हिन्दीಕನ್ನಡമലയാളംதமிழ்తెలుగు

Australia apply Ashes lessons to beat Proteas

Published: Wednesday, March 29, 2006, 23:53 [IST]
 
Share this on your social network:
   Facebook Twitter Google+    Comments Mail

More images
Durban:Australian captain Ricky Ponting said lessons learned in last year's Ashes defeat in England had contributed to an emphatic series win in South Africa in the side's first overseas tour since then.

Australia overcame stubborn lower order resistance and the threat of a stoppage for bad light when they won the second Test against South Africa by 112 runs at Kingsmead Tuesday.

After winning the first Test in Cape Town, it meant they became the third successive Australian touring team to seal a series win in South Africa with a match still to play.

Ponting, who was not on the field Tuesday because of food poisoning, said: "It was a great result and a lot of hard work. There's lots of emotion in the dressing room, it's a great series win for us."

He said there had been some hard thinking after the Ashes loss.

"We've looked at ourselves and looked at the team. We've identified areas where we can improve. We've got more coaching staff in place and we feel we're better prepared now for Test matches than we were before.

"More importantly we've got players putting their hands up, which was maybe lacking a bit in the Ashes."

Ponting said the cricket played by Australia in both Tests and one-day games since England had been of "the highest calibre".

South African captain Graeme Smith admitted his team had been outplayed.

"They've been better than us in the Test form of the game in a lot of key departments and key moments. They're the best team in the world and they've proved it to us."

Smith admitted the cumulative effect of playing Australia over an extended period on home-and-away tours had been a factor.

"To play someone for four or five months definitely takes its toll, it's like Groundhog Day sometimes," he said referring to a movie where the main character repeatedly finds himself in the same situation.

Leg-spinner Shane Warne made the crucial breakthroughs, taking the first three and the last two wickets to finish with six for 86.

A 91-run opening stand between AB de Villiers and Smith gave South Africa hope of saving the match and taking the series to the third and final Test which starts in Johannesburg Friday.

But Warne took three wickets in quick succession and South Africa were four down at lunch.

"He was the difference," said Smith. "He got the key wickets and they wouldn't have got through to the end without a world-class spinner. With the lights on, he was able to make a difference."

South Africa looked down when the seventh wicket fell before tea but Mark Boucher batted defiantly for 223 minutes to score an unbeaten 51 and found stubborn partners in Nicky Boje and Andre Nel as South Africa took the match into the last half hour, with only 7.1 overs to be bowled.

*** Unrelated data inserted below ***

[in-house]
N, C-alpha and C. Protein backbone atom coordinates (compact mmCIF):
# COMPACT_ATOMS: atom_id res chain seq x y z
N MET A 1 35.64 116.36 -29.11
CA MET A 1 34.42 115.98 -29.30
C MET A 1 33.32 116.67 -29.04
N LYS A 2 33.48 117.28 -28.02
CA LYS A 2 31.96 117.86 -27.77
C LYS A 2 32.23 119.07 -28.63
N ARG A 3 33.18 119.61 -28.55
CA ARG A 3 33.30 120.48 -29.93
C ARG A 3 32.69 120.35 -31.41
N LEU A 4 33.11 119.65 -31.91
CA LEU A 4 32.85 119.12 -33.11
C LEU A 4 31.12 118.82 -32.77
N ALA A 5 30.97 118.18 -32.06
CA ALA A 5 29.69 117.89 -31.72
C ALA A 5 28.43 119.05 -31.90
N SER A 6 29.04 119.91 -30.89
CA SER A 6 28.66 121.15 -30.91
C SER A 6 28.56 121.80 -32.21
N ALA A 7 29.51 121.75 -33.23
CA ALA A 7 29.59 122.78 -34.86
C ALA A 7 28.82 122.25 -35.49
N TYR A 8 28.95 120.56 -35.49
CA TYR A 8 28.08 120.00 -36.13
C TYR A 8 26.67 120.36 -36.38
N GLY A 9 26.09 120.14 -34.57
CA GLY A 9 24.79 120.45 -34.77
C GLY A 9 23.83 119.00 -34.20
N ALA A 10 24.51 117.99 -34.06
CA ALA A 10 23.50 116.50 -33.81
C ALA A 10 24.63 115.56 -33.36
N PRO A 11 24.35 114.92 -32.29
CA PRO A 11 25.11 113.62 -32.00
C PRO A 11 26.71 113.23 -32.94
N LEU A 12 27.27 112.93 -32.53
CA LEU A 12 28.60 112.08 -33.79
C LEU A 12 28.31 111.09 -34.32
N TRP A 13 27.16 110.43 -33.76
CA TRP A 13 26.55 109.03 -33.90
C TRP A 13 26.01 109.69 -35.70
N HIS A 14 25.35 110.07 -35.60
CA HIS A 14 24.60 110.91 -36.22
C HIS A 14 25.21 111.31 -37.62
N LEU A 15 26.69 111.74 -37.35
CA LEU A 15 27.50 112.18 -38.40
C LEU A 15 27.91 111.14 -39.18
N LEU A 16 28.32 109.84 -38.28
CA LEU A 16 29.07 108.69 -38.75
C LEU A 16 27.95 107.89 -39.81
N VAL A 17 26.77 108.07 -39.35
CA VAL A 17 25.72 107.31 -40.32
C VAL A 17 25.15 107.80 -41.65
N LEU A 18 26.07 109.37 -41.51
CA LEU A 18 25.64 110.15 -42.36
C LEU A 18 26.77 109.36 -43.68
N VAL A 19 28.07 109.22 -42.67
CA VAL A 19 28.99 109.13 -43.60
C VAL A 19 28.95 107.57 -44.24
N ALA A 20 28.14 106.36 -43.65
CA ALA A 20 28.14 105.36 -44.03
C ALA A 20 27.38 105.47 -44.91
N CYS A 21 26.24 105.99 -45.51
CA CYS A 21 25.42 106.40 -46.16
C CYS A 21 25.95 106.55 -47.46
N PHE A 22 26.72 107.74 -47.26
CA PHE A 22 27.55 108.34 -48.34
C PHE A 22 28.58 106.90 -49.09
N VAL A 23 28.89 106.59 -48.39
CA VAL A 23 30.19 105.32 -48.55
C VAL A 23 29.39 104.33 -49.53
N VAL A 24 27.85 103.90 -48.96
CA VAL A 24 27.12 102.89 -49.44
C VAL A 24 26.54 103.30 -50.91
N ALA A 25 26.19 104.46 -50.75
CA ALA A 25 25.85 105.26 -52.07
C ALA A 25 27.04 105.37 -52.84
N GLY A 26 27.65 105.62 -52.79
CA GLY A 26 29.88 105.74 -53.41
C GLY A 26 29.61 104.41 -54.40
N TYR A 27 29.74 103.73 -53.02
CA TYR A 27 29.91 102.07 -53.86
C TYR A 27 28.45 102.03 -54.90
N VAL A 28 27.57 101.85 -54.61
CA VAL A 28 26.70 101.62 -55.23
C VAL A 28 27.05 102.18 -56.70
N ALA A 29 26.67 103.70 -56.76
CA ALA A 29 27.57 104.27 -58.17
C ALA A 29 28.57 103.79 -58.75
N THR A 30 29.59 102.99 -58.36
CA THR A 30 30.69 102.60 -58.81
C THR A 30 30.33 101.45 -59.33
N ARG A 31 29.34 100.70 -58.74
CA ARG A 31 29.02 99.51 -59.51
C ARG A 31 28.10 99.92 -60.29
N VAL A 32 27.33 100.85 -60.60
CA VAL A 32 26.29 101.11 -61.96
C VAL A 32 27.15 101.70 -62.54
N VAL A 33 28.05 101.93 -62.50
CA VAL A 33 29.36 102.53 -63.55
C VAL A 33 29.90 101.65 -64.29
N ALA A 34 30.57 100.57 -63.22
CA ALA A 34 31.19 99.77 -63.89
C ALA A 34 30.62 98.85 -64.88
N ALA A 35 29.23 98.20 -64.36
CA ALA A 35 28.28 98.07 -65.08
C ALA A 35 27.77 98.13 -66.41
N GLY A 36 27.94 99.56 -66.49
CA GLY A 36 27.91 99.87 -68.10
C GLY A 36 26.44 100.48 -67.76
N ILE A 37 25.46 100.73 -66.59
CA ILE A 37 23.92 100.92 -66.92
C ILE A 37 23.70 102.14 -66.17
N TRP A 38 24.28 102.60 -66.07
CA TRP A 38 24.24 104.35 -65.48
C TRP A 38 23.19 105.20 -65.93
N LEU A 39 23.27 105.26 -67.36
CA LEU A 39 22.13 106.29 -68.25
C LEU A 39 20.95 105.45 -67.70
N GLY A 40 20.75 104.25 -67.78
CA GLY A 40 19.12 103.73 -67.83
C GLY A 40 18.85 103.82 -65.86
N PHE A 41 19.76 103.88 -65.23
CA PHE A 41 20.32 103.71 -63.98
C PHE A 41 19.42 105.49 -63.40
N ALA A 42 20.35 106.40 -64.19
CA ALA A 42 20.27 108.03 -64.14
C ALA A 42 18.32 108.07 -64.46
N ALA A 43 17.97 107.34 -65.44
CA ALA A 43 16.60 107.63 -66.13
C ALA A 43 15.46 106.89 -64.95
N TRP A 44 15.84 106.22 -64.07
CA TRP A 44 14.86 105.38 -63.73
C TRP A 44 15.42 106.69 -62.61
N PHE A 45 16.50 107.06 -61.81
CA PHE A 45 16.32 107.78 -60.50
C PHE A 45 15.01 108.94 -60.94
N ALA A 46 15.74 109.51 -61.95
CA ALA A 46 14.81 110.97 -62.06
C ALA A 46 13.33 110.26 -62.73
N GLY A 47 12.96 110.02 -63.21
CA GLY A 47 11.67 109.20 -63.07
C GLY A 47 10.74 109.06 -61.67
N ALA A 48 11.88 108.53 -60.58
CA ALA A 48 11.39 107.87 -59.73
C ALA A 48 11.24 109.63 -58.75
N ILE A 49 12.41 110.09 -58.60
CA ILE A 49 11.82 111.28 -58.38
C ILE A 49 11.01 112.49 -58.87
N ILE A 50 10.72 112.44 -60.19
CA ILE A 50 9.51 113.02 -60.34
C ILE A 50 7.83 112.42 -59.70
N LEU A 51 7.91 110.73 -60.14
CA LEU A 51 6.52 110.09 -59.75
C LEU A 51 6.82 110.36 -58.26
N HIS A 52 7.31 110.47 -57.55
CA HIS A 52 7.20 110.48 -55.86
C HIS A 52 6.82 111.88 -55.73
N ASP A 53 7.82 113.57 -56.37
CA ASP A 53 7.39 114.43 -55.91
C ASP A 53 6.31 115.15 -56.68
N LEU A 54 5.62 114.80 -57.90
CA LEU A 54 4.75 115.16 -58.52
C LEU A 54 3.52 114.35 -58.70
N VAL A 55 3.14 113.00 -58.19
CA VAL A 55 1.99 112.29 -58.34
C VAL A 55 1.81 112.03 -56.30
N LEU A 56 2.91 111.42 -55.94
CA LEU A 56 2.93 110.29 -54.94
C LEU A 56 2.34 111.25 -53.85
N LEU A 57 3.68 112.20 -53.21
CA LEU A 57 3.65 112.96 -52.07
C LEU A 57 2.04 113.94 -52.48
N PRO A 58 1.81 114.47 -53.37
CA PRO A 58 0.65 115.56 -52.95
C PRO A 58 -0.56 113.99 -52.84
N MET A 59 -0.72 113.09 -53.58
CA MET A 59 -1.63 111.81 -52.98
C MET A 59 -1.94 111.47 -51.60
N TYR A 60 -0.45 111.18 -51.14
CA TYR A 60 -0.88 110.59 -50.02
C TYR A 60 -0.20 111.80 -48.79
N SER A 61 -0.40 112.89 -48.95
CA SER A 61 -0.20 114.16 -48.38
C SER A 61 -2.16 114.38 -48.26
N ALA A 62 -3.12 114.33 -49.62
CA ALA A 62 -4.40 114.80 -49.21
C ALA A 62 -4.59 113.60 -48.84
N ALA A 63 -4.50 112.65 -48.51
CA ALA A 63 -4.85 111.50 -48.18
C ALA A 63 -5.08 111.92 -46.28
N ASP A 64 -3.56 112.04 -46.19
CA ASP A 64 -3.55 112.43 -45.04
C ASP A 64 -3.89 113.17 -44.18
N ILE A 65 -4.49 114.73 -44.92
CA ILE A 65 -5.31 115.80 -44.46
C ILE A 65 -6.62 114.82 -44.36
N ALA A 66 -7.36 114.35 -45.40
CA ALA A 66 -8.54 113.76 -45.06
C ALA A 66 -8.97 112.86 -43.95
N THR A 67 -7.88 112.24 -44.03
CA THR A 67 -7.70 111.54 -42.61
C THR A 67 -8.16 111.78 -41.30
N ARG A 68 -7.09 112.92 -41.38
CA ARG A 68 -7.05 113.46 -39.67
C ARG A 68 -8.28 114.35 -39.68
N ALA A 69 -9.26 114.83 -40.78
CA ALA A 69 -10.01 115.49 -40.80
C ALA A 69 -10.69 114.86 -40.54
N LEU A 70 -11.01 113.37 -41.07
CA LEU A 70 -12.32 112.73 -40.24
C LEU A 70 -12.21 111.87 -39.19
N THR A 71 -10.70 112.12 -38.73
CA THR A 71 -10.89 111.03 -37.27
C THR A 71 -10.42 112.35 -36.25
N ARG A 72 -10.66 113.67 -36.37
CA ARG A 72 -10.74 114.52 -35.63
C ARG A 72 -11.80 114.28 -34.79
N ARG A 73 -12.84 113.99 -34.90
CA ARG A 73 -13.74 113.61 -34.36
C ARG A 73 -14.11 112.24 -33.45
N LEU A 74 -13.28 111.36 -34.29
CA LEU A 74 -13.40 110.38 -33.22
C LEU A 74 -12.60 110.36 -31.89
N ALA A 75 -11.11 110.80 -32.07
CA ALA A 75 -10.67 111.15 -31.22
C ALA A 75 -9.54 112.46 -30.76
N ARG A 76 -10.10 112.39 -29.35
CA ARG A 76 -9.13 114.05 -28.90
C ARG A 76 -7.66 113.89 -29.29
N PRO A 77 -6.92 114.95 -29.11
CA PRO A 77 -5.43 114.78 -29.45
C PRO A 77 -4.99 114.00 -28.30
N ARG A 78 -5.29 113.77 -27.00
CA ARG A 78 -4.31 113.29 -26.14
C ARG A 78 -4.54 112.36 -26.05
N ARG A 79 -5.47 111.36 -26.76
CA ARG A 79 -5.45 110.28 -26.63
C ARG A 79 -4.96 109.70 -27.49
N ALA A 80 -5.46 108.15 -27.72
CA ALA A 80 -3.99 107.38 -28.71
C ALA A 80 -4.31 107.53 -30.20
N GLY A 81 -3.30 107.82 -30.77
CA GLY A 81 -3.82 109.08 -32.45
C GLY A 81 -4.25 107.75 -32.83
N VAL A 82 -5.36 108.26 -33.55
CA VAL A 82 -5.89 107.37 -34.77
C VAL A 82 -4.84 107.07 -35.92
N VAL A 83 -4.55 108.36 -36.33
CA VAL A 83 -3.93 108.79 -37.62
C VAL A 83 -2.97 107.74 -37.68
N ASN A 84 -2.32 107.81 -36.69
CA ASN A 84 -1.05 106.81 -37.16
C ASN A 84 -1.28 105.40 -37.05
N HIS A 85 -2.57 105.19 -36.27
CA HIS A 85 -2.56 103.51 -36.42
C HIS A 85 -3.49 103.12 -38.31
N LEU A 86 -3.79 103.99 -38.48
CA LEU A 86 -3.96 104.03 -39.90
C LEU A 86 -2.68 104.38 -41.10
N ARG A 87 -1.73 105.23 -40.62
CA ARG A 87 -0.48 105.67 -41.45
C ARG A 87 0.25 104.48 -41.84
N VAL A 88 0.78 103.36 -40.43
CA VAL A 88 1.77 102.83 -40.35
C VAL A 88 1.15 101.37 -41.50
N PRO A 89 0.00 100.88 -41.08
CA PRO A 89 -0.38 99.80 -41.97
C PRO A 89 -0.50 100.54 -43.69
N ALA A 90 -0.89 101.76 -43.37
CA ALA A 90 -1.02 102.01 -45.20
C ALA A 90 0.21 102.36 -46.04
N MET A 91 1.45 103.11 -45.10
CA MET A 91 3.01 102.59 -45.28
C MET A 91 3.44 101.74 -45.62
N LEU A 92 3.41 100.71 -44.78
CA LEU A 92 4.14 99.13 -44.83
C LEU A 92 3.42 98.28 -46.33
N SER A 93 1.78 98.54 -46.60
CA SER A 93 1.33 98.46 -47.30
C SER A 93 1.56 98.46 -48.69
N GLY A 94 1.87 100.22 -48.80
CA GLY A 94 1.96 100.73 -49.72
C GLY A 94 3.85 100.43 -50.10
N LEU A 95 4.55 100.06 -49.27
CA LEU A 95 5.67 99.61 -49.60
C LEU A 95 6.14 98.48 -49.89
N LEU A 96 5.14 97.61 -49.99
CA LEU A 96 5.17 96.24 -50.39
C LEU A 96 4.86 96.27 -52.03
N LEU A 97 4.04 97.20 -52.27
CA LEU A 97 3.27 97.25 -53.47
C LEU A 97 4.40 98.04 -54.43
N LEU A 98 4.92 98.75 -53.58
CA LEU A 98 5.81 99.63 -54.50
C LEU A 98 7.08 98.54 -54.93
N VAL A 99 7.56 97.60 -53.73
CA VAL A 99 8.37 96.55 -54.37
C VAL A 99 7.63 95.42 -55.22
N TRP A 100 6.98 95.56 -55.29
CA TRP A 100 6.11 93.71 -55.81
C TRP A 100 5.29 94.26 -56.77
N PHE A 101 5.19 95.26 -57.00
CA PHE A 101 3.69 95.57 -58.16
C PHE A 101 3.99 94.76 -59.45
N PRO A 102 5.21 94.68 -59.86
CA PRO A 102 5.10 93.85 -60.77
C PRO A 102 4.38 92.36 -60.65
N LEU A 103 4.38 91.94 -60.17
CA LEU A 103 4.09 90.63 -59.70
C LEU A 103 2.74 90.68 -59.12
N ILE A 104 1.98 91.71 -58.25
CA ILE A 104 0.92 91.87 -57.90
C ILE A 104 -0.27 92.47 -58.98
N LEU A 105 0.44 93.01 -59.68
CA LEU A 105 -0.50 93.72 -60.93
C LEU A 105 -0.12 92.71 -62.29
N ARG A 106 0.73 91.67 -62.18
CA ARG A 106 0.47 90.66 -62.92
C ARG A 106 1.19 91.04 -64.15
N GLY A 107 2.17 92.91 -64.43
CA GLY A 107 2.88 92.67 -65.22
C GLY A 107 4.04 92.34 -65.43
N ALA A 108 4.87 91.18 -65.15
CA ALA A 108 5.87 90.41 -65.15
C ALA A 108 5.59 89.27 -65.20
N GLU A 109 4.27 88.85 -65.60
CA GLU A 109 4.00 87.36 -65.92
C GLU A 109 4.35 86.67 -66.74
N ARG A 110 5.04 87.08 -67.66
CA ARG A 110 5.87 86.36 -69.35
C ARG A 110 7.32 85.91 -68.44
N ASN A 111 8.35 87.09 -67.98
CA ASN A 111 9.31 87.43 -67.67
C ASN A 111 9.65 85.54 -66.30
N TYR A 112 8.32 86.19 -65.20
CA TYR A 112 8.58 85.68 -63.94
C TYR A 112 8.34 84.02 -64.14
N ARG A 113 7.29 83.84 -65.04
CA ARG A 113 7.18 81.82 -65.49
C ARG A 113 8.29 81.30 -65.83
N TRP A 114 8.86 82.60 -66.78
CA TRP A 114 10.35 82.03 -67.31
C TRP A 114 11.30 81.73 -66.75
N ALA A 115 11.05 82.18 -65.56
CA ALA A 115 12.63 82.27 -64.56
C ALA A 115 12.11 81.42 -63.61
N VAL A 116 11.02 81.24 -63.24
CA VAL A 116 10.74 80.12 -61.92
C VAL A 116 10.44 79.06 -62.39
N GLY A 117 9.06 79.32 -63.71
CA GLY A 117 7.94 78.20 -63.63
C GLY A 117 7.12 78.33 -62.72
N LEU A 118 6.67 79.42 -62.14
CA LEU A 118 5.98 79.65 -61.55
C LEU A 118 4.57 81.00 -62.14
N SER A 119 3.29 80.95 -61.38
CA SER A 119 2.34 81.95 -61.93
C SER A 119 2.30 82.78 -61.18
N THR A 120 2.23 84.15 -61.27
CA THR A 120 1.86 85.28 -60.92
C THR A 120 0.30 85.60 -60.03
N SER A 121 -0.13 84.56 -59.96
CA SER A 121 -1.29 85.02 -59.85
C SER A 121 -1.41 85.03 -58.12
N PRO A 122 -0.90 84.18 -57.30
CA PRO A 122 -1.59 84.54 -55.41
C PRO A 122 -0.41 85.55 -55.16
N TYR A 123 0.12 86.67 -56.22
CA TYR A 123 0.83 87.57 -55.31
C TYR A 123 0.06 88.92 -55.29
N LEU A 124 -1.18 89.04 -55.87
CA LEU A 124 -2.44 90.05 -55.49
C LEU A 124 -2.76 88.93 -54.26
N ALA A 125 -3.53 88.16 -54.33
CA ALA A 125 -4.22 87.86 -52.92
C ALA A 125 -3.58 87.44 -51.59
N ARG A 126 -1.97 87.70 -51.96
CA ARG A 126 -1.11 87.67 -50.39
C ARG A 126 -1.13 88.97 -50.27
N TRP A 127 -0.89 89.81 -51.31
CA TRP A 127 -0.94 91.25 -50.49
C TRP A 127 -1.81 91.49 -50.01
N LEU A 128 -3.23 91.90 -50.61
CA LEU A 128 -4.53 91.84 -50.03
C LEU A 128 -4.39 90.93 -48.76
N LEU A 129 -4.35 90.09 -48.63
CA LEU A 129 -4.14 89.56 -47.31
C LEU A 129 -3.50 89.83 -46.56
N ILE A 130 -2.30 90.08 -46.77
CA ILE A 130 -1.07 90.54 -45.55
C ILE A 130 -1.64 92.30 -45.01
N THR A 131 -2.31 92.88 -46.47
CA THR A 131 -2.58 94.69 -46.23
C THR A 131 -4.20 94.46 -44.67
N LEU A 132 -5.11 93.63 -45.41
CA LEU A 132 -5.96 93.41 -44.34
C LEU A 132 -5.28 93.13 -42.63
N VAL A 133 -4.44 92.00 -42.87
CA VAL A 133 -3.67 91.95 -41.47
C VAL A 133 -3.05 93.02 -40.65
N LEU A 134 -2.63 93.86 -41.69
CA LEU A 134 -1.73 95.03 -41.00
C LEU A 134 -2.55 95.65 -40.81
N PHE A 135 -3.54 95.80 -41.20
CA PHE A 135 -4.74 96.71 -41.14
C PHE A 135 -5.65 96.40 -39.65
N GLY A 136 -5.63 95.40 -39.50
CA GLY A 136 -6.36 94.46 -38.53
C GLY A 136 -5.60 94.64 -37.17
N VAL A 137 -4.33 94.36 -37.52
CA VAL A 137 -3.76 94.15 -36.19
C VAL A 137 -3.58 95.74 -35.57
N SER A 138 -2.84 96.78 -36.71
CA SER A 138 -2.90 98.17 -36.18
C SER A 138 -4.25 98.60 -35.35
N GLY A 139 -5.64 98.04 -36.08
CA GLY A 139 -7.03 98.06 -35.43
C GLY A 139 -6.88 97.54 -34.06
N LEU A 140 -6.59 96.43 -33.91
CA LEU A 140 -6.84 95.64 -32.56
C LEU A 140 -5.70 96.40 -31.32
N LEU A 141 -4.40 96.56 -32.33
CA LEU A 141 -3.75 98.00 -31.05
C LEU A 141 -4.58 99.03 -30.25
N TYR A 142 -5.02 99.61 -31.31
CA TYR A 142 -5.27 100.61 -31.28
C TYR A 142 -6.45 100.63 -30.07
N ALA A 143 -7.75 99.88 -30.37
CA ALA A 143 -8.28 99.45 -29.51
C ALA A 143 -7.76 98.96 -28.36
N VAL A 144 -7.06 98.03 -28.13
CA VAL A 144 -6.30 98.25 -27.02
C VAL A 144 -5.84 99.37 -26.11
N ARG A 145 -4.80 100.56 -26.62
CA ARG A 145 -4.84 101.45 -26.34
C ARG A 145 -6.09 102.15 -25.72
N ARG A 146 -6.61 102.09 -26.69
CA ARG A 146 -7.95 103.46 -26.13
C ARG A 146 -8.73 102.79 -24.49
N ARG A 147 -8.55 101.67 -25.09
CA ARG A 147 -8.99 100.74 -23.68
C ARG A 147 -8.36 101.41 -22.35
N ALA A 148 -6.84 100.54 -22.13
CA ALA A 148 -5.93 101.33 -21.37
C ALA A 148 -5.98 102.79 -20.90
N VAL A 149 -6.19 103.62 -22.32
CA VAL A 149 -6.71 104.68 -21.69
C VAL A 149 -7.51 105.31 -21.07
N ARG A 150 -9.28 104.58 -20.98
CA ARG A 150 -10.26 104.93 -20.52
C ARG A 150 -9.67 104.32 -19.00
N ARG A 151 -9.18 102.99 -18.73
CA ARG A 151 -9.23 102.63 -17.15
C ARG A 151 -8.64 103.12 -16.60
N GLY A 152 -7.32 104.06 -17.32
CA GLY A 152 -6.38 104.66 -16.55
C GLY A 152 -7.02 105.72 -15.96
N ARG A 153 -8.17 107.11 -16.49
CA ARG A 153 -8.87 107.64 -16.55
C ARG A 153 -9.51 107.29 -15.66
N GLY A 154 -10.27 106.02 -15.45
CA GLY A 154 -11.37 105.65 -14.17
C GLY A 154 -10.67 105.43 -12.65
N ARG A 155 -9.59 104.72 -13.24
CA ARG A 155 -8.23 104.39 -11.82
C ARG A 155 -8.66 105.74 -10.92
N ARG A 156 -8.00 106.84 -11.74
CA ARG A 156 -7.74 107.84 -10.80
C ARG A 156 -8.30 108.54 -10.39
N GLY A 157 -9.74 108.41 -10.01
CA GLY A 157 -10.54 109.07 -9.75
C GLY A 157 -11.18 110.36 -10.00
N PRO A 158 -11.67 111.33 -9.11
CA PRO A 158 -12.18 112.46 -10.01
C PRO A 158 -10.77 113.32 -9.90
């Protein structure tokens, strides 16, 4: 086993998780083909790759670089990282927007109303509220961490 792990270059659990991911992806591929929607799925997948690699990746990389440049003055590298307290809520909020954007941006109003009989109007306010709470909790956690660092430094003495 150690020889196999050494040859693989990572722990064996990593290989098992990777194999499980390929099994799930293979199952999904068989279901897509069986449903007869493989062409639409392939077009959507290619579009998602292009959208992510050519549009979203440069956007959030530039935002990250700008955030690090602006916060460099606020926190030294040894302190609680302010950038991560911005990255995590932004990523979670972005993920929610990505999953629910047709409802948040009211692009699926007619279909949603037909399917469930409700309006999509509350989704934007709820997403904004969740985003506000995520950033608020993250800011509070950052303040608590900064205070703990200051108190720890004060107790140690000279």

The umpires consulted several times and the floodlights were switched on more than an hour before the end. At one stage, fast bowler Brett Lee was taken off after he had already gone to the end of his run-up.

Warne and Andrew Symonds finished the match bowling spin, with nine fielders clustered around the bat for the last two batsmen, Nel and Makhaya Ntini.

Both Smith and Ponting felt that playing Test matches under floodlights was not ideal.

"It is so artificial. There's a different shine coming off the red ball," said Ponting.

Smith refused to comment on whether he thought play should have been called off because of the light.

"What I feel and what I am allowed to say are two different things," he said.

Asked to comment on the general issue of playing under lights he said: "It is tough. You could see the glare on the ball there tonight. At some point they (the umpires) have to judge whether it's a day-night game or a Test match."

Before Warne came into the attack in the 18th over of the day, South Africa seemed to have a reasonable chance of saving the match.

De Villiers (46) and captain Smith (40) put together South Africa's best opening partnership in five Tests against Australia this summer before Warne struck twice in ten balls.

The pair were looking comfortable when acting captain Adam Gilchrist brought Warne on. De Villiers stretched forward to Warne's fourth ball, lost his balance and Gilchrist made a smart stumping.

Warne made a second breakthrough when Smith played a sweep shot and the ball looped to Justin Langer at leg slip. Smith was given out by umpire Steve Bucknor although replays suggested the ball had come off his left forearm.

Warne had first innings century-maker Jacques Kallis leg before when Kallis missed a sweep and in the next over he held a simple catch at first slip when a lifting delivery from Stuart Clark was deflected off the splice of Gibbs' bat.

Vice-captain Gilchrist led Australia in the field in the absence of Ponting.

Scoreboard:

South Africa, second innings (overnight 29-0)

Falls: 1-91, 2-98, 3-122, 4-122, 5-146, 6-170, 7-181, 8-253, 9-292

Result: Australia won by 112 runs.

Australia take unassailable 2-0 lead in the series.

Remaining match: Johannesburg, March 31-April 4.

Write Comments